1. Diagnosis, judgement, analysis, criticism, comparison: Guo Jing diagnoses Yang Guo as being a ‘beast’ and criticizes him for being ‘disrespectful’. He is also makes a moralistic judgement of Yang Guo wanting to marry Xiaolongnü. Yang Guo also says that he is ‘not wrong’ (it mirrors Guo Jing’s language, and is also a measurement/classification of degree of wrongness).
2. Denial of responsibility: I don’t think either of them are denying responsibility for anything in this specific dialogue.
3. Demand: Guo Jing is demanding Yang Guo to stop saying he wants to marry Xiaolongnü, or as Guo Jing phrases it, to never do anything which is ‘wrong’. He also demands that Yang Guo reflect carefully on. Does Yang Guo saying ‘if you don’t believe that then kill me’ count as a demand? I’m not sure, but my inclination is to say that it is not a demand.
4. “Deserve”-oriented language: Though ‘deserve’ language does not directly appear, Guo Jing is obviously threatening to punish Yang Guo with death if Yang Guo does not submit to Guo Jing’s demands, which may be a way of communicating that Yang Guo would ‘deserve’ death if he chooses to marry Xiaolongnü.
Here are my guesses about their unmet needs…
Yang Guo: physical security (Guo Jing is literally threatening to kill him right now)
Guo Jing: Hoo boy. Where to begin?
– interpseronal security (he is worried that Yang Guo might damange his reputation, which may mean that his needs for appreciation, inclusion, and respect may not be met in the future if Yang Guo does not repent wanting to marry Xiaolongnü)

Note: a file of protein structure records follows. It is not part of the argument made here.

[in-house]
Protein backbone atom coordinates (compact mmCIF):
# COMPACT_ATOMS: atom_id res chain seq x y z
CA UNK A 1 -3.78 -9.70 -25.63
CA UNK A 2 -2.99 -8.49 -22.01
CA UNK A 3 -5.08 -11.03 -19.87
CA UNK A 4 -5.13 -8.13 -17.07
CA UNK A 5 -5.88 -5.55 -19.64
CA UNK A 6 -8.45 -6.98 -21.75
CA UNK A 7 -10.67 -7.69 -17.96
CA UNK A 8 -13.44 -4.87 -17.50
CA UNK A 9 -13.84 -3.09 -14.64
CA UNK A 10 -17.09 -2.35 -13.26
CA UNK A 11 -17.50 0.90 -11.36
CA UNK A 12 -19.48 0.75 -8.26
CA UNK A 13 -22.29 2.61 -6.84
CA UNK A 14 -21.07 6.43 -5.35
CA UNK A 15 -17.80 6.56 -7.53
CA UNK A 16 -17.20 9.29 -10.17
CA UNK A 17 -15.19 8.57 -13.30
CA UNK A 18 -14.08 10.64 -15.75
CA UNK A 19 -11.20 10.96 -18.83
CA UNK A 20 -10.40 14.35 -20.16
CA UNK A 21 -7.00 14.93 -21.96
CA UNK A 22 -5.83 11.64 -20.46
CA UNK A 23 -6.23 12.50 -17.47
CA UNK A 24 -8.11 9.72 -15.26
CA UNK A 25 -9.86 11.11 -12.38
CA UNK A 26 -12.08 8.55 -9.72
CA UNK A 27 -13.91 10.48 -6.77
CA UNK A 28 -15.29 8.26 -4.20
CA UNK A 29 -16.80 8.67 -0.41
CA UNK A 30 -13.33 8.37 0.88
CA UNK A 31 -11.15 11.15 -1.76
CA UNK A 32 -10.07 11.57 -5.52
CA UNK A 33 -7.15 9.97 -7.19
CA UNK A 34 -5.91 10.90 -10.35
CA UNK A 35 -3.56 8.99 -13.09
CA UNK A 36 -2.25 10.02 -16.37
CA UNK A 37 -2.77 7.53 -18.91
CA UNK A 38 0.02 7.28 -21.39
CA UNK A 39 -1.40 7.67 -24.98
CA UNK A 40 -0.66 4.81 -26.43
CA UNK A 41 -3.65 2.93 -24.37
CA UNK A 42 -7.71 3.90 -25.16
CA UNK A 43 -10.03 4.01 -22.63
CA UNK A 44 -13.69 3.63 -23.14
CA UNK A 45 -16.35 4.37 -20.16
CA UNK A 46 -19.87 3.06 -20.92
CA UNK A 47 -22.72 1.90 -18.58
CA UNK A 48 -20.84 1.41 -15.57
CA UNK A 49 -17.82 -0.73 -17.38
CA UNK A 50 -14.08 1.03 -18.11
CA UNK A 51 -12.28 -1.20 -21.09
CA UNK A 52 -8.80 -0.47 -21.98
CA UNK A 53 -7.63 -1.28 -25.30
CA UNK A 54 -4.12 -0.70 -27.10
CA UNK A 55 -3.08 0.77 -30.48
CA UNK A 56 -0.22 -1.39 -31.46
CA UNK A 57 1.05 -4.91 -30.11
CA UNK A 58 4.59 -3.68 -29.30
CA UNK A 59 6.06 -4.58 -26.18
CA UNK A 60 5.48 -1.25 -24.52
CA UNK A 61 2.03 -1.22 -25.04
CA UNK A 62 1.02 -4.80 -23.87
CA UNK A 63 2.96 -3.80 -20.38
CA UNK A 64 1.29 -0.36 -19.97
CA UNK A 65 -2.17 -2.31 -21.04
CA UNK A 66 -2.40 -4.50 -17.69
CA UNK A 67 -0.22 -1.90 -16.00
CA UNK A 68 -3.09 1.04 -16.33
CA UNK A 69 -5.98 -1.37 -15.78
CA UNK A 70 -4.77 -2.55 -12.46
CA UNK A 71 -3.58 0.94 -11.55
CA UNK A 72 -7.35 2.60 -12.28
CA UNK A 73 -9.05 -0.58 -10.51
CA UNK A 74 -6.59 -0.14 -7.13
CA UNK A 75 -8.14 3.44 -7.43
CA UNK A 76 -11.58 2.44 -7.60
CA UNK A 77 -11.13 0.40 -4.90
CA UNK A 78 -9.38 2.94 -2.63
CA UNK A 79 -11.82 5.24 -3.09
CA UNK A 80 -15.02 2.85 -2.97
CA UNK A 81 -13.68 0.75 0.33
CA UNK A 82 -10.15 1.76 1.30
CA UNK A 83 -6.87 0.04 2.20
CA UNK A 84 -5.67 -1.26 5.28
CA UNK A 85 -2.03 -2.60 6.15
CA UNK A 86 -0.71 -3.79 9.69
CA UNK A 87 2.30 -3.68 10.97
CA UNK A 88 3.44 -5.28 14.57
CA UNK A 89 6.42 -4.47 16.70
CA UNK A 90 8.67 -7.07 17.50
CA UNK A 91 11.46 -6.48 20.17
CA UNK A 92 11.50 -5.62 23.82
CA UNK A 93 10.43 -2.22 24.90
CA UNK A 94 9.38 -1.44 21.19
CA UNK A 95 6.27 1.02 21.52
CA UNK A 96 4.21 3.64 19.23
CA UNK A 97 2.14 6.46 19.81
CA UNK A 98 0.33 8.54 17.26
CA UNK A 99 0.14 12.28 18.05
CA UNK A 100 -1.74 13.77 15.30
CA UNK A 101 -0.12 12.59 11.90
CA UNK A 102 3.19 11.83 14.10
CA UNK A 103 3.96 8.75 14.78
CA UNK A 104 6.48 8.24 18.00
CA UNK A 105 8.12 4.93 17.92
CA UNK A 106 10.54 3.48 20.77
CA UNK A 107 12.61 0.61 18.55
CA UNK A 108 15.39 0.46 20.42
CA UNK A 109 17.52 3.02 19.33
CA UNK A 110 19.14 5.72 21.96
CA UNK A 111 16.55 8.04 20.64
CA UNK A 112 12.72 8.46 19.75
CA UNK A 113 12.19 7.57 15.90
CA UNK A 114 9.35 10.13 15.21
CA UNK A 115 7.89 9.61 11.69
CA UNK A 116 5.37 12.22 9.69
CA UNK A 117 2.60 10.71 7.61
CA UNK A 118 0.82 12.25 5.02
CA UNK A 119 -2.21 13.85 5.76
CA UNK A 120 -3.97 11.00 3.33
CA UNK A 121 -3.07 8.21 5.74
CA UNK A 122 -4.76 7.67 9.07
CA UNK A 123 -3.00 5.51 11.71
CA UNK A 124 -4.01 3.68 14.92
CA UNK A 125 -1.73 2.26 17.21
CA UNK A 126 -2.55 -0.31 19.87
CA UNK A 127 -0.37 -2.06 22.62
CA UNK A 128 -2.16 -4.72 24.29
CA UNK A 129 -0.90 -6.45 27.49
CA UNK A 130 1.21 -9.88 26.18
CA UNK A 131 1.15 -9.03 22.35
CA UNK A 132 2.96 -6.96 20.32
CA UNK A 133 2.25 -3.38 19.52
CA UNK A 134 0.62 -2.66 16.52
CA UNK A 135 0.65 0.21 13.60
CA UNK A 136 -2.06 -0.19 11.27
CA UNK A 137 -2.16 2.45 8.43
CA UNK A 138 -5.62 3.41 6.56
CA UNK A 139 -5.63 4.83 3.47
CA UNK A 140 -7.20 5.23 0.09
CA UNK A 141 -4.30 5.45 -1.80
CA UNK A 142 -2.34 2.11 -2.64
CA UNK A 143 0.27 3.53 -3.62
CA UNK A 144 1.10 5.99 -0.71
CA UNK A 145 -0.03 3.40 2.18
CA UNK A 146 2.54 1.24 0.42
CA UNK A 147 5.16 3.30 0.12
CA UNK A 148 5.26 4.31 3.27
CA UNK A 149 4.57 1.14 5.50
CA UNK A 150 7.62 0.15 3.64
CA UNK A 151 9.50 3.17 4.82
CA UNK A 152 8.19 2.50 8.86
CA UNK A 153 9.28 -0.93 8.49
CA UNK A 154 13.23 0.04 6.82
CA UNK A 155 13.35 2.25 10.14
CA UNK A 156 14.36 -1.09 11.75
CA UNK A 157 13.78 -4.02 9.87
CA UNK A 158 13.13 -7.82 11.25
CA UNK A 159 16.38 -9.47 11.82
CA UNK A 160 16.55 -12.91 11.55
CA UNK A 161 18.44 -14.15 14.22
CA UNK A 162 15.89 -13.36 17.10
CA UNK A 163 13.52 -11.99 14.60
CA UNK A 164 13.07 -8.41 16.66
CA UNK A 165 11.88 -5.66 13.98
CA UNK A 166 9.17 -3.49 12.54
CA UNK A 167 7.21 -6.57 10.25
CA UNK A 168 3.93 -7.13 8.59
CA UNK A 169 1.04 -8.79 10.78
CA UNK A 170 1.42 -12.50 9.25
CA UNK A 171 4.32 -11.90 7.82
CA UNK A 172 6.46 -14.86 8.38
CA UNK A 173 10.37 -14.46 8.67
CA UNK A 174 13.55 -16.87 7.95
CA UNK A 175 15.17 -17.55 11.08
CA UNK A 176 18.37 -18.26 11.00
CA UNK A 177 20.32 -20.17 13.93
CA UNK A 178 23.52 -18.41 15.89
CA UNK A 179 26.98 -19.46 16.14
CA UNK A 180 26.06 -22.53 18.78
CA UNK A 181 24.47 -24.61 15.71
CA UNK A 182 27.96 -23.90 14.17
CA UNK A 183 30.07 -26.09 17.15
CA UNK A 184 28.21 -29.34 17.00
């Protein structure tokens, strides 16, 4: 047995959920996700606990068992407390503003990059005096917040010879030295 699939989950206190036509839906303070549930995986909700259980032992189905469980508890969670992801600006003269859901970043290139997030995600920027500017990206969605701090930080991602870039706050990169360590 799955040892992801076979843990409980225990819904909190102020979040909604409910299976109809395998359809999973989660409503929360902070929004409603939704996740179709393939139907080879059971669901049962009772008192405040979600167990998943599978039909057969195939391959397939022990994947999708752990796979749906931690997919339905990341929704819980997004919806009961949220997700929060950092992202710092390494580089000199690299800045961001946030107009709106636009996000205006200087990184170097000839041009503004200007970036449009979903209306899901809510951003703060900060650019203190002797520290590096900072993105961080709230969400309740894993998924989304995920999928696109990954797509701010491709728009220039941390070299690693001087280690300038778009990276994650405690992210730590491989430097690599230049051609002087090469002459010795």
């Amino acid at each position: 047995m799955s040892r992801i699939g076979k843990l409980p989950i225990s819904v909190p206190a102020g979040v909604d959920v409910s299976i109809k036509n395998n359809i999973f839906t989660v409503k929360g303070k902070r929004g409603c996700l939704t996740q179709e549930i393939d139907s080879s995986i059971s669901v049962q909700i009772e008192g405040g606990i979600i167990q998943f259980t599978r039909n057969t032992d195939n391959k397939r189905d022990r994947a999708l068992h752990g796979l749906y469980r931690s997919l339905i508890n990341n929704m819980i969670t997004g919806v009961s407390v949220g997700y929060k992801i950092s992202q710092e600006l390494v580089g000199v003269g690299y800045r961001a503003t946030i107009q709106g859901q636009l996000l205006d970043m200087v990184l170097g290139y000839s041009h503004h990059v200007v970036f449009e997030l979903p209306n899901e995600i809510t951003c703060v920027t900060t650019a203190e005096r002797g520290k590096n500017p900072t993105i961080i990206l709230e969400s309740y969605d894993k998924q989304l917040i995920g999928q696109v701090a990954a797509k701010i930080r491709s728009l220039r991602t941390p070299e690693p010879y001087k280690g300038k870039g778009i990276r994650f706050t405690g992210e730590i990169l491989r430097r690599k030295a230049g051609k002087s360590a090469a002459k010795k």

– harmony and order (from Guo Jing’s perspective, Yang Guo’s actions are not harmonious with his values)
– integrity (according to Guo Jing’s Confucian values, because Yang Kang was his sworn brother, and Yang Kang is dead, he is responsible for Yang Kang’s son i.e. Yang Guo. In particular, Guo Jing feels guilty because Yang Kang did so much harm to so many people, and Guo Jing believes that if Yang Guo grows up with good Confucian moral characters, it will help amend for Yang Kang’s moral failings and Guo Jing’s failure to prevent Yang Kang’s moral failings.)
I remember the first time I read the novel, I thought that Guo Jing’s actions in this particular scene were SO WRONG. And when I look at it through the lens of measuring degrees of wrongness, it still reads as ‘SO WRONG’ to me. Trying to think about this scene from a totally non-judgemental point of view, without measuring rightness or wrongness, feels weird. I’ve also done this exercise with a YouTube video where people were engaged in a dialogue that was not going well (but I’m not going to write in detail about that on this blog because, unlike these fictional characters, the people in that video are real), and it also felt very weird to watch that video from a non-judgemental perspective.
I am becoming more aware of how much of my interpretation of the world is based on measuring the level of ‘wrongness’ in others and myself. I am not going to completely forswear that way of understanding the world – at times, it might be the most useful approach – but if I am going to use the lens of measuring degrees of wrongness, I want to do it on purpose, not out of habit. I am hoping that going through the Nonviolent Communication Workbook will help me learn how put NVC into practice so that I will have the choice of using NVC.